Beneficiaries Of Showrooming: Showrooming Panic Is Overblown
As a business trend and a disruptive force in retailing, e-commerce seems to move in only one direction: toward displacing brick and mortar retail business. The line on e-commerce is that it upends all our industry’s careful research tying profitability to location, and that it promotes “showrooming”, where consumers, armed with smartphones and cutthroat price standards, use retail floor space only to browse products, placing the actual orders only when the lowest price has been found online – even a couple of bucks and any competitor will do.
We’ve reported lots of research about showrooming here, none of it especially good news for people who are invested in retail using 1990s-era assumptions about commercial real estate. There’s not been much pushback from the e-tailing community about the fundamental assumptions concerning showrooming. Until now.
In his piece for RetailCustomerExperience.com, Doug Stephens mentions that Bizrate, a major name in e-tailing business, has conducted a survey of 9,000 online shoppers and found that fears about showrooming are overblown.
A recent and relatively robust survey from Bizrate of 9,000 shoppers who had just consummated an online purchase, concluded that even among the relatively small percentage of shoppers who actually showroom (almost 80 percent do not), the majority end up buying from that same retailer’s online store — not from a competitor, as we are often led to believe.
Now, does this mean that consumers aren’t making better use of the data at their disposal via mobile devices? Certainly not. Plenty of studies have confirmed the growing influence of mobile on pre-purchase and in-purchase behavior. And that’s only likely to continue. What it does suggest however, is that just like restless leg syndrome isn’t the likely cause of most lost sleep, showrooming isn’t the cause of most lost sales — not yet anyway.
So what’s the real problem?
From my point of view, it’s that we live in a world of one-click convenience and no one really needs what you sell anymore. They do however, need why and how you sell it. But if your store isn’t substantially differentiated or remarkable enough to hold a distinct and powerful position in the consumer’s mind and win their love and loyalty, you’re going to lose sales to online players every day. Not because consumers are sneaky, not because showrooming is rampant and not because technology is evil. But because your business and the shopper experience you’ve offered simply aren’t compelling enough to command the sale.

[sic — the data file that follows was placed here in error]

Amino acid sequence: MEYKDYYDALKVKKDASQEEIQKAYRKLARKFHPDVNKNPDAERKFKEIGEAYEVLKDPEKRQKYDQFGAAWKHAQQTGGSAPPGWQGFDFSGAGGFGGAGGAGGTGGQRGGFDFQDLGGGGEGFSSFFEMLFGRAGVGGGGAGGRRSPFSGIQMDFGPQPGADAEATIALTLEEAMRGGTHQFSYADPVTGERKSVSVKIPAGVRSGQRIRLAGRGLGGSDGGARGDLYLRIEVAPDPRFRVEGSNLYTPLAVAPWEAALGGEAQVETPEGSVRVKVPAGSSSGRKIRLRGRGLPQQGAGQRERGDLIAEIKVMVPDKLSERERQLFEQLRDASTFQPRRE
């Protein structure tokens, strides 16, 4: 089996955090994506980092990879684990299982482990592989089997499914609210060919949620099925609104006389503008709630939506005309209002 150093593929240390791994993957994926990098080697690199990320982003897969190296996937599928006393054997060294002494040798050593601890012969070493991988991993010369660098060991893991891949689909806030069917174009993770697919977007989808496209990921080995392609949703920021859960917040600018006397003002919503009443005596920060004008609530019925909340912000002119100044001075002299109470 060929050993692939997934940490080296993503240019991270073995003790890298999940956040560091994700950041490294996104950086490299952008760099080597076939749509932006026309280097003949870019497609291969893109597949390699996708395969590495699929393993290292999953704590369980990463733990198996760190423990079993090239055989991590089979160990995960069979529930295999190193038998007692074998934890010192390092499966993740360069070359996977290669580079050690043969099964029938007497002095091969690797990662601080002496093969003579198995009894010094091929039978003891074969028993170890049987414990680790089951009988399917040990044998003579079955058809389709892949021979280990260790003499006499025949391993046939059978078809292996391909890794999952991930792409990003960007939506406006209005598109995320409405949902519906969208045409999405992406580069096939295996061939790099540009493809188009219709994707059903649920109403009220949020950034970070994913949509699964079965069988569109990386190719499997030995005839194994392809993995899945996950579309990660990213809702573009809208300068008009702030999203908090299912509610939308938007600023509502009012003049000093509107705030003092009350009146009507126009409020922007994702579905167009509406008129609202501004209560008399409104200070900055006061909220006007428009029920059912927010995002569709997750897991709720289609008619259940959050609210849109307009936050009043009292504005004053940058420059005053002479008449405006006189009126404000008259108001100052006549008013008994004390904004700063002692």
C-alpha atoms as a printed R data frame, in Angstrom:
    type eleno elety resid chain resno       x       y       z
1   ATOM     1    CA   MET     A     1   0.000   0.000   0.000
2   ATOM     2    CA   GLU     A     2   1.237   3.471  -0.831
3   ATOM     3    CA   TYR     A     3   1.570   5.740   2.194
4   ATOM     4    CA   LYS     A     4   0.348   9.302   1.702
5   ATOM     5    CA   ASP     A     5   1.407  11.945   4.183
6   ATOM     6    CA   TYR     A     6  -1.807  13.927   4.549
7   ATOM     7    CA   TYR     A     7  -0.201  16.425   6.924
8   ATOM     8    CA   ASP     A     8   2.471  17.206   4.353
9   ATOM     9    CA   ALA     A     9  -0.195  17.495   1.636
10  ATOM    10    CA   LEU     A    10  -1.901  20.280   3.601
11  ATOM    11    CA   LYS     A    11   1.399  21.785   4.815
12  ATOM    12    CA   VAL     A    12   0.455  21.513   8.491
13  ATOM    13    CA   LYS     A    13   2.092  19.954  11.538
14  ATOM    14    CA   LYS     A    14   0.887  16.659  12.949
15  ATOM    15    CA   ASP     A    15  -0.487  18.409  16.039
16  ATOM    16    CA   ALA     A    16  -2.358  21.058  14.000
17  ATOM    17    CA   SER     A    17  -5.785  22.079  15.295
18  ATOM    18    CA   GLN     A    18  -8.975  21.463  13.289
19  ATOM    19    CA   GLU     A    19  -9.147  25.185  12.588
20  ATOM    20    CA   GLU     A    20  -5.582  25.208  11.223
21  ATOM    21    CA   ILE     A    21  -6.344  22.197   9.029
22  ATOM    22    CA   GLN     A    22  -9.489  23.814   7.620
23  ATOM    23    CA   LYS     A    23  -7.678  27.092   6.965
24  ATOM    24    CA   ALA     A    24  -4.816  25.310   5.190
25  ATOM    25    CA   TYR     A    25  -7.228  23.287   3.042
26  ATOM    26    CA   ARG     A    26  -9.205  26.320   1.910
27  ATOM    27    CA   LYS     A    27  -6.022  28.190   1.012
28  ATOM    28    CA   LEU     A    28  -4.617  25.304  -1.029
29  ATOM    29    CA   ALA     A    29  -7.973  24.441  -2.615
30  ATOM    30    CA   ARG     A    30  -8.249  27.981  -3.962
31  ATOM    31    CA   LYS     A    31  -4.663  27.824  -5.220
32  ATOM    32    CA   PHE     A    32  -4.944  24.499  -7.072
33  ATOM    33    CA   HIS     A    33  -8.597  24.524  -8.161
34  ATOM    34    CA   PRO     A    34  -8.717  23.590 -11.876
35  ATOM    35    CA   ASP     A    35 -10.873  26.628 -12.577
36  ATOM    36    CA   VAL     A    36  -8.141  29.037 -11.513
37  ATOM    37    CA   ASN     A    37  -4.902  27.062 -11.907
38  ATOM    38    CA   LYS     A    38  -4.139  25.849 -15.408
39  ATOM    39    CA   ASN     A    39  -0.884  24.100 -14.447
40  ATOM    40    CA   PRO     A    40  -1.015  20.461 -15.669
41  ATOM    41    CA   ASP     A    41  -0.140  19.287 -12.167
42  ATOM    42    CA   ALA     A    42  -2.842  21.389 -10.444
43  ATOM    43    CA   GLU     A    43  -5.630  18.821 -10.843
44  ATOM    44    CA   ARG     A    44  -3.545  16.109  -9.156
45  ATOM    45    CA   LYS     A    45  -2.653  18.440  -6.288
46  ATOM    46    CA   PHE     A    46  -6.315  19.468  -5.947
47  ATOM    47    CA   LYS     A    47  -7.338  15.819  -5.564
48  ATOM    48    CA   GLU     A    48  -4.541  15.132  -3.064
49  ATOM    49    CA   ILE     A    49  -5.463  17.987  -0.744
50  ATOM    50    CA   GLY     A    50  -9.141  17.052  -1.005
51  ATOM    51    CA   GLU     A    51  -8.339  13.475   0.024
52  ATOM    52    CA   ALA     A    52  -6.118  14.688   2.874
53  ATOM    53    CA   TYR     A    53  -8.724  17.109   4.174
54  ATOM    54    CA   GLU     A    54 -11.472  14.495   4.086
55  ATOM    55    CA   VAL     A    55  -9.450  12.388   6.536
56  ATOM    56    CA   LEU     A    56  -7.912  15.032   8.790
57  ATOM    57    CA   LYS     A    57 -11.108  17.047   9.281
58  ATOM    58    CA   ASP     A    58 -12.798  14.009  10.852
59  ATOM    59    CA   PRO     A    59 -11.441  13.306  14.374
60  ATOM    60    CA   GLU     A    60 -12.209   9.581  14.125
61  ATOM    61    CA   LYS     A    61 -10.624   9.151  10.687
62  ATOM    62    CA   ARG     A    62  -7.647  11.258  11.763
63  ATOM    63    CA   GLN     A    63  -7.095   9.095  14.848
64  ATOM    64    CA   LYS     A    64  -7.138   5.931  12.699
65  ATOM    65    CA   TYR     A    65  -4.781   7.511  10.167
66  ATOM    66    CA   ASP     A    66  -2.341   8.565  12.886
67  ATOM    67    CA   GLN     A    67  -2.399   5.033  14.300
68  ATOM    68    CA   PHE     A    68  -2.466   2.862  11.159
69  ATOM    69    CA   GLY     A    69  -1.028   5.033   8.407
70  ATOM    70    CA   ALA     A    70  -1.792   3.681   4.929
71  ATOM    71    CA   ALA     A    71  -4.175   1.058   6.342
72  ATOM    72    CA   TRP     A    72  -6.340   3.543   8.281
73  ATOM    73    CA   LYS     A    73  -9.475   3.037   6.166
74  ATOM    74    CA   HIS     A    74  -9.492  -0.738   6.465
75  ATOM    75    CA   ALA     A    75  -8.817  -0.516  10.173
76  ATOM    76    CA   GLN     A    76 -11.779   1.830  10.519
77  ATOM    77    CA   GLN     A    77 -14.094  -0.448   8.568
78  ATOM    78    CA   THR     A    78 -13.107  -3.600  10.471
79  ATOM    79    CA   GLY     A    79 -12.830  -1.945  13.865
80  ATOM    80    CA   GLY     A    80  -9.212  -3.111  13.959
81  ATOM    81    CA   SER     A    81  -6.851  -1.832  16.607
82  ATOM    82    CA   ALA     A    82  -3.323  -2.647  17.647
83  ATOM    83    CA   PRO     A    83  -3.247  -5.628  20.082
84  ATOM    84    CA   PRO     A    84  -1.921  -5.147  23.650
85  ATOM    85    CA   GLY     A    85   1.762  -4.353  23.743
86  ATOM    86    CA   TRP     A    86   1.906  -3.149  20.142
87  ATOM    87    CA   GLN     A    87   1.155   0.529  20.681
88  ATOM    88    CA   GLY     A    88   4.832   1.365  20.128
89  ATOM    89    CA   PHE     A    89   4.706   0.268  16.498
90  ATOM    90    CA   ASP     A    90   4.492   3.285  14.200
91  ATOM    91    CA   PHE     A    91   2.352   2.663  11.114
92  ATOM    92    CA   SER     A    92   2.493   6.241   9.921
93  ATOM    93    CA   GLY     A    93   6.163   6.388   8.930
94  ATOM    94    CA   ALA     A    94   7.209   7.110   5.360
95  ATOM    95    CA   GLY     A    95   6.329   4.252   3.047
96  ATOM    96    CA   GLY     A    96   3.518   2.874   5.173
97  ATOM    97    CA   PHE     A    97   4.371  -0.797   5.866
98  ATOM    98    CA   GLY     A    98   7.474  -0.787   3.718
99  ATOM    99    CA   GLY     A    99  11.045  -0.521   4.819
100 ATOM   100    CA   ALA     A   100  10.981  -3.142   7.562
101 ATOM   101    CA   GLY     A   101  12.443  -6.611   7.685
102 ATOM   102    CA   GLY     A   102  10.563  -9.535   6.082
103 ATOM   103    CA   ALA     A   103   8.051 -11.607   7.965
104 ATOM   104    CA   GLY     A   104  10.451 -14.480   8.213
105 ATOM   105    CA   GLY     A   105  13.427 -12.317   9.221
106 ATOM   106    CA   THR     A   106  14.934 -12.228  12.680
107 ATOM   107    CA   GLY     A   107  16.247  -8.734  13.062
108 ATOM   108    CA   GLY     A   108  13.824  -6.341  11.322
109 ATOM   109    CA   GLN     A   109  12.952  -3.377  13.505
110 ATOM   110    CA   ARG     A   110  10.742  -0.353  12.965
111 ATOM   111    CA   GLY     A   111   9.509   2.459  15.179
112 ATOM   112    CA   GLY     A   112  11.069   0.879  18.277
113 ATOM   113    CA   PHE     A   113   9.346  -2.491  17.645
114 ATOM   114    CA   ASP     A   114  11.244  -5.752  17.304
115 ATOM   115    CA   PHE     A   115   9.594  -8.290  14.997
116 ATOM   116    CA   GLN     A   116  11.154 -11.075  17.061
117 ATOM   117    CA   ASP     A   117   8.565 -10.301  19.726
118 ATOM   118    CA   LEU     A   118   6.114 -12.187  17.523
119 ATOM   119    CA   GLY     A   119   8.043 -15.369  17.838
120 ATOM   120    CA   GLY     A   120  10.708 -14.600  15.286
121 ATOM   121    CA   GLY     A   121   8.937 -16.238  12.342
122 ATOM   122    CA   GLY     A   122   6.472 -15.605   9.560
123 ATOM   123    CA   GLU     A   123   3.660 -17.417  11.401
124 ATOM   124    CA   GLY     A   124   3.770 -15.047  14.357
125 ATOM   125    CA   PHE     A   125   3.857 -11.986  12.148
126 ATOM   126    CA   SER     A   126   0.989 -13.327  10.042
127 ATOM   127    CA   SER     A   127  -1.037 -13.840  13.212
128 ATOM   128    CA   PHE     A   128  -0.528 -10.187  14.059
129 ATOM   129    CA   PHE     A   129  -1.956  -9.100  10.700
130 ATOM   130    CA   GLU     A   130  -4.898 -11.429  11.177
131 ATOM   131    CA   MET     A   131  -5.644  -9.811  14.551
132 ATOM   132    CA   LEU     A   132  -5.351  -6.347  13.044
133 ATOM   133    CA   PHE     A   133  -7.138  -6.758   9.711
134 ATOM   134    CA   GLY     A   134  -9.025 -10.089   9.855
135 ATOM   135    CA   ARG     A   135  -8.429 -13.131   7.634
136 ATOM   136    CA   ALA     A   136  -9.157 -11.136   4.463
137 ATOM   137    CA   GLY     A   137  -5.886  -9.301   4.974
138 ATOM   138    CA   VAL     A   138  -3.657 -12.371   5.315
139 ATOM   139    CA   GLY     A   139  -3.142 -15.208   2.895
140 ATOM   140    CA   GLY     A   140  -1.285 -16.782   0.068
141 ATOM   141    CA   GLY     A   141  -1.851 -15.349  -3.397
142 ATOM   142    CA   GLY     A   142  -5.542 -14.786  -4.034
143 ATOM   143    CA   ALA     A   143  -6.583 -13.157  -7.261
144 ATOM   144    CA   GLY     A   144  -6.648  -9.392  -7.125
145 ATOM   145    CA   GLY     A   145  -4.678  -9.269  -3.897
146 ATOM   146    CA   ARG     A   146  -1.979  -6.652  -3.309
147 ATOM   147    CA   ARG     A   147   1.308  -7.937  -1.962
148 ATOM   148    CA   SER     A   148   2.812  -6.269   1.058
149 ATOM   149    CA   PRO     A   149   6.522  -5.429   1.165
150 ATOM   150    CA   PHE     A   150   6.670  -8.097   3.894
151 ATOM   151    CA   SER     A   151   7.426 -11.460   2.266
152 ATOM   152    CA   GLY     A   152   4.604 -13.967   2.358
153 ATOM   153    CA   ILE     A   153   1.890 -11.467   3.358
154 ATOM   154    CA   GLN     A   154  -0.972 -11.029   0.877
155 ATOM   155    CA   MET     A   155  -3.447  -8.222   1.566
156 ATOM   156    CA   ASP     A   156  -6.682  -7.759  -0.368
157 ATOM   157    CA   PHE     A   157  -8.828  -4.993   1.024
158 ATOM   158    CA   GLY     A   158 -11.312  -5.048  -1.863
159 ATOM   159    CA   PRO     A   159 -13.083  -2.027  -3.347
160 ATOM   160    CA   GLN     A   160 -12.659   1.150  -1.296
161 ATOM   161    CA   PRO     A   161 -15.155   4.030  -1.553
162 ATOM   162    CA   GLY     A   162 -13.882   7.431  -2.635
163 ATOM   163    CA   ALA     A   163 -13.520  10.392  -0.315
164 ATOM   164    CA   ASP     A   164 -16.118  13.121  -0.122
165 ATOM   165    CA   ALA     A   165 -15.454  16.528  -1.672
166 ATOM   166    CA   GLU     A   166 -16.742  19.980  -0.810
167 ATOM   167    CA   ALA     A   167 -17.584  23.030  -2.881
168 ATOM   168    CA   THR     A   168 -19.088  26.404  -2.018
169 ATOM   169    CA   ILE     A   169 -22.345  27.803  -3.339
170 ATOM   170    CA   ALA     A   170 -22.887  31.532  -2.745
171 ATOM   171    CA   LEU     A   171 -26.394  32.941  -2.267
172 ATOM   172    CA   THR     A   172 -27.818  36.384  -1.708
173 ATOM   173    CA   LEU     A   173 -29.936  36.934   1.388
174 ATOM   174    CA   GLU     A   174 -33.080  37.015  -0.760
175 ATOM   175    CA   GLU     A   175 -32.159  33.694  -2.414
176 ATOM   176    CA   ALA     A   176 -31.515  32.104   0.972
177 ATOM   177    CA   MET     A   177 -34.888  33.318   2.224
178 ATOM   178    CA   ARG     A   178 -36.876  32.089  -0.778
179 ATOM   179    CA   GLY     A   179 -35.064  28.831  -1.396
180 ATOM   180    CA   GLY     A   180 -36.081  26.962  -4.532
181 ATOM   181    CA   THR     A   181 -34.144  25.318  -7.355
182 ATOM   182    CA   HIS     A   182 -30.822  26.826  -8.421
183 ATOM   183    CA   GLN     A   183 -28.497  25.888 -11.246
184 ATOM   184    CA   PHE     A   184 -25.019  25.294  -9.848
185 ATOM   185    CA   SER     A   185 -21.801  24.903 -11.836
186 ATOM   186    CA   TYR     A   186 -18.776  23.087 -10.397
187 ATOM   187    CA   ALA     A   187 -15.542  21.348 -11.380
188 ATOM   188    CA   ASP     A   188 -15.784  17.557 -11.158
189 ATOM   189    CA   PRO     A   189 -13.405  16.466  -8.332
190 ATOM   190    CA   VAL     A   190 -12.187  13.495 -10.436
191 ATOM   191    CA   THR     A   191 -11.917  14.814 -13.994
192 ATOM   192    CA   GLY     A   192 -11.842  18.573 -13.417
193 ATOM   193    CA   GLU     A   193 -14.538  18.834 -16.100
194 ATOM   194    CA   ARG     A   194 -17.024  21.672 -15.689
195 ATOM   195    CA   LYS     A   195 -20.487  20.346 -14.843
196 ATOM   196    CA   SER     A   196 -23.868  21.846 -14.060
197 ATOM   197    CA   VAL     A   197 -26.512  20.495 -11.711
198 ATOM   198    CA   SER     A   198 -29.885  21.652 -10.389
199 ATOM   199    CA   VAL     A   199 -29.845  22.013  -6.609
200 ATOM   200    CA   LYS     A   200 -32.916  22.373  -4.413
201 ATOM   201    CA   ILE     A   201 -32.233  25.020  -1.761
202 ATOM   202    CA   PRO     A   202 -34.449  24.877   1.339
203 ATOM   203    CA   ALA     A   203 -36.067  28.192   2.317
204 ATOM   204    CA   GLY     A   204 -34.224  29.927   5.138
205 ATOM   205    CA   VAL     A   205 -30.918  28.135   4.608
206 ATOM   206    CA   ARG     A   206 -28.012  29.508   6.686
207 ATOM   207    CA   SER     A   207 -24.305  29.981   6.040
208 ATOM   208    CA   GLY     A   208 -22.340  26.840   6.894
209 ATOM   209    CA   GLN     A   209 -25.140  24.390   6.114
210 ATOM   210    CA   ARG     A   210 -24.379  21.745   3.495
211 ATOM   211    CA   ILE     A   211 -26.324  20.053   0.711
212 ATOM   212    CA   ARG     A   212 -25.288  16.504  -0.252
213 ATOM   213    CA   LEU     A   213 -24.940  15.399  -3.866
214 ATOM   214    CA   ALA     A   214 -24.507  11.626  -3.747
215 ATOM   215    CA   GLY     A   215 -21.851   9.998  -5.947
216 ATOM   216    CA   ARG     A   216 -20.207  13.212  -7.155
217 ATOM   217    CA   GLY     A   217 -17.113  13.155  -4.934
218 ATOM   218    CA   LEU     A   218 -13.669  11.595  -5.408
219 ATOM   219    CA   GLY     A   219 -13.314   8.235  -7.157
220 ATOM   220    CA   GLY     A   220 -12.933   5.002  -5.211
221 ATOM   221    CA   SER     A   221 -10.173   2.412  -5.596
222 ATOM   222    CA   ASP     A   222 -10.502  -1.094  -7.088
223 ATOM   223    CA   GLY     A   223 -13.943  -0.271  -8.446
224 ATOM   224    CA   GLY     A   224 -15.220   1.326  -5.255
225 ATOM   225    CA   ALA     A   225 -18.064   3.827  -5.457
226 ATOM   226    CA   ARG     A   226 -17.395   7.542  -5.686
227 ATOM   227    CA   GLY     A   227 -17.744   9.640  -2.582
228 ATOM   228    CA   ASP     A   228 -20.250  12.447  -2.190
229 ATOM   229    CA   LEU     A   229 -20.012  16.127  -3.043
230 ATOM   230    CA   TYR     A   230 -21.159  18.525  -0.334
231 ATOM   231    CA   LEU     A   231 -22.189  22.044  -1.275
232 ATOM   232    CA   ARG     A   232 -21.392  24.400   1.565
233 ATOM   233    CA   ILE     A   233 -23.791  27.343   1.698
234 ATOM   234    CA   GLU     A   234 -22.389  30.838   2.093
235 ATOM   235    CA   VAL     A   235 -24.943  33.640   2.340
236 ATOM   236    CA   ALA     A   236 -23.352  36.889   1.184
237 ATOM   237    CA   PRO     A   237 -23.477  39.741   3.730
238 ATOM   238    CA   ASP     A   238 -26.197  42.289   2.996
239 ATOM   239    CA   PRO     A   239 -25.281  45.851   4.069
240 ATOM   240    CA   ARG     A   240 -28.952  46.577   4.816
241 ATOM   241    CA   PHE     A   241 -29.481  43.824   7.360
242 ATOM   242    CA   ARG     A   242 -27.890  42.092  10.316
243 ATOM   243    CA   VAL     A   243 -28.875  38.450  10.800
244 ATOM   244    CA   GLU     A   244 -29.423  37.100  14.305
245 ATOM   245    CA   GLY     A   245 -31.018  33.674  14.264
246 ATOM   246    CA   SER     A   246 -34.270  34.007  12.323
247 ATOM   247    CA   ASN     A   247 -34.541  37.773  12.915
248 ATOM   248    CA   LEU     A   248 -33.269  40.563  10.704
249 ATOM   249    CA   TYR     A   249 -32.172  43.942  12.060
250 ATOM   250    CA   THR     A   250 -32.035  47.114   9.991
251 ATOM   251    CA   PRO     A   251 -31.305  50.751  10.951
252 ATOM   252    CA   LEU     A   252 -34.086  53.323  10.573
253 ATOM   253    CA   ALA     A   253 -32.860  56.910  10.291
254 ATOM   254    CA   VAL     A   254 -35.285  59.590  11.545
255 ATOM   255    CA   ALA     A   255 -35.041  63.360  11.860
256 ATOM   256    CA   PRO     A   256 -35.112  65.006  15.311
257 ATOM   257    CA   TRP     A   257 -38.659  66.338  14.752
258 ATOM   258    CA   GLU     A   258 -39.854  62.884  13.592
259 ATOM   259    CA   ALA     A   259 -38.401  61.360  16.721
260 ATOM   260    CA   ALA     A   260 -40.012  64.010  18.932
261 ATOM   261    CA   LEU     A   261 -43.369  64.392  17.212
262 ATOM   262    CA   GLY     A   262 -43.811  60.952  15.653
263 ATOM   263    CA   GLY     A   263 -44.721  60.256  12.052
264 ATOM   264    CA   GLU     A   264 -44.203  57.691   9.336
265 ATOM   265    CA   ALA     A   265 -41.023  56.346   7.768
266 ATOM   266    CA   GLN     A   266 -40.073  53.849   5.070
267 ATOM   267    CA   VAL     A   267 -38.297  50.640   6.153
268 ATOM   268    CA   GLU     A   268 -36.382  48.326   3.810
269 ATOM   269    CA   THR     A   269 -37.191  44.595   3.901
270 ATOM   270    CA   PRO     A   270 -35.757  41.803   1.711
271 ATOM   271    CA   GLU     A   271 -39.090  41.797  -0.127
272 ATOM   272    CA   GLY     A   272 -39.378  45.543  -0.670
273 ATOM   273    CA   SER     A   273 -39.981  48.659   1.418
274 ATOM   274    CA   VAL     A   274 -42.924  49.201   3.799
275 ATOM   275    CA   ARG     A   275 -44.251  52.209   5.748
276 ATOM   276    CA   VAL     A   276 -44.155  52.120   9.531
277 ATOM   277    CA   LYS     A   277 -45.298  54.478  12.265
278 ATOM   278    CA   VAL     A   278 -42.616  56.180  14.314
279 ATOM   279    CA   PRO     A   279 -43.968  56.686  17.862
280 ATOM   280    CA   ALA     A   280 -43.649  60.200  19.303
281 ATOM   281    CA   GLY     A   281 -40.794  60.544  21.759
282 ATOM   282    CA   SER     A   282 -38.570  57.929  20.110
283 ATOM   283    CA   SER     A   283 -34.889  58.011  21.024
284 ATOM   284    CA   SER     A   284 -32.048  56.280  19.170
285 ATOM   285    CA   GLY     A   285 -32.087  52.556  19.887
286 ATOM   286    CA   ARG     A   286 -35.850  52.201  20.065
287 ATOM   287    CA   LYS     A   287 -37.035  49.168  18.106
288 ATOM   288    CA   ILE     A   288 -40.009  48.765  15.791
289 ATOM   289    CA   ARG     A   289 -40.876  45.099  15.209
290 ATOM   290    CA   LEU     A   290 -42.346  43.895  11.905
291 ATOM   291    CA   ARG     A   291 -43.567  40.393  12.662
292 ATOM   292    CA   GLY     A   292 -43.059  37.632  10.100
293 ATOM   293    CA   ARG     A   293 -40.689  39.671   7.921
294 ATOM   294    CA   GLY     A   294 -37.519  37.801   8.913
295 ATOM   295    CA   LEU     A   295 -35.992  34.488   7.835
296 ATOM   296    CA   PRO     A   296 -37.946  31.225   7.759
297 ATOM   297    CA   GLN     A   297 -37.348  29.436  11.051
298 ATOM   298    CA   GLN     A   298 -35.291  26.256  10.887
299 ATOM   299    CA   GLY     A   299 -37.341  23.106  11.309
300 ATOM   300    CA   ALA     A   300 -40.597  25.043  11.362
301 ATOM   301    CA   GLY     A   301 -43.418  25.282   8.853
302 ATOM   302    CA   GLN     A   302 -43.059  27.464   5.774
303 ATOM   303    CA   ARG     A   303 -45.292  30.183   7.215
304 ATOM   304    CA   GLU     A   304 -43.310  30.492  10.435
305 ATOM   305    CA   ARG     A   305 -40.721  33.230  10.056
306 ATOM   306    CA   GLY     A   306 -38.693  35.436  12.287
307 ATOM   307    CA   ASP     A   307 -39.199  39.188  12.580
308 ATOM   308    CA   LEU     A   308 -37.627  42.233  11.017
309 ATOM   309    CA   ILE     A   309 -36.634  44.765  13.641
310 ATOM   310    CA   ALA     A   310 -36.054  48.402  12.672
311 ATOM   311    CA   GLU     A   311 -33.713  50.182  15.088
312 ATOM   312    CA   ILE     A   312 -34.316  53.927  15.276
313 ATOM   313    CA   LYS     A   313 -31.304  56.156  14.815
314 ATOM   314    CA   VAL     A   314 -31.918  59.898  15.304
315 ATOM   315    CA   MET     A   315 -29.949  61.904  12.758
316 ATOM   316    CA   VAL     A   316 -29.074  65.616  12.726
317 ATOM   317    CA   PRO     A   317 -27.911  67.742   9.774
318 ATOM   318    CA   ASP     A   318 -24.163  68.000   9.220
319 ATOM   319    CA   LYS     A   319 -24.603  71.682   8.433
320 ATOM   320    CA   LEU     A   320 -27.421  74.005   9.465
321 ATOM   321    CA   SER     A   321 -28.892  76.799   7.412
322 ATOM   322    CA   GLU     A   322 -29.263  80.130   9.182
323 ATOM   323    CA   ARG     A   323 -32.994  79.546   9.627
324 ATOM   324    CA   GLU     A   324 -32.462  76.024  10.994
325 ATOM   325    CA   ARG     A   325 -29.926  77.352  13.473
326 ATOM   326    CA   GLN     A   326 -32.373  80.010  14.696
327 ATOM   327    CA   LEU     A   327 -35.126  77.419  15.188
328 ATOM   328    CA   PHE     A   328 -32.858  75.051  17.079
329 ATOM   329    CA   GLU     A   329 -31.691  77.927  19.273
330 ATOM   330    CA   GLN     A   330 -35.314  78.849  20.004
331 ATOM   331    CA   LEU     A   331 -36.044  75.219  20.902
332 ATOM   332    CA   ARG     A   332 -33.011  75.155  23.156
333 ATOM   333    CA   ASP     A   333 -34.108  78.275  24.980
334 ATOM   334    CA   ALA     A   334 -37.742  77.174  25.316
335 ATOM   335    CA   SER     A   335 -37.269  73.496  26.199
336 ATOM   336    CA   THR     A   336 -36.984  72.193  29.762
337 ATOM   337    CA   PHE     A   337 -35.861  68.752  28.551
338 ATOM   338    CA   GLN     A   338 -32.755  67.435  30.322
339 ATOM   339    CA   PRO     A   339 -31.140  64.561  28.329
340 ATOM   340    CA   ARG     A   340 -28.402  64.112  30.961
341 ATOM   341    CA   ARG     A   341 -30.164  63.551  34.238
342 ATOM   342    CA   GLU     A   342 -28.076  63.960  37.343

So don’t be taken in to believing that you’re being afflicted by some new, obscure condition. And don’t look for a pill to miraculously cure you. There isn’t one I’m afraid. Instead, go back to the drawing board and ask,”What does my business offer the world that it can’t get elsewhere?”
If you can’t come up with an exceptionally good answer, showrooming isn’t your real problem at all.
Frankly, I have a hard time taking at face value the e-commerce industry’s findings that it’s just off in the corner doing it’s own thing and not poaching business from retailers. The problem is complex and convenience absolutely affects choice in ever-expanding terms.
But the bolded part above – about consumer value – seems to me to be an eternal law of all commerce, whether e- or…not-e.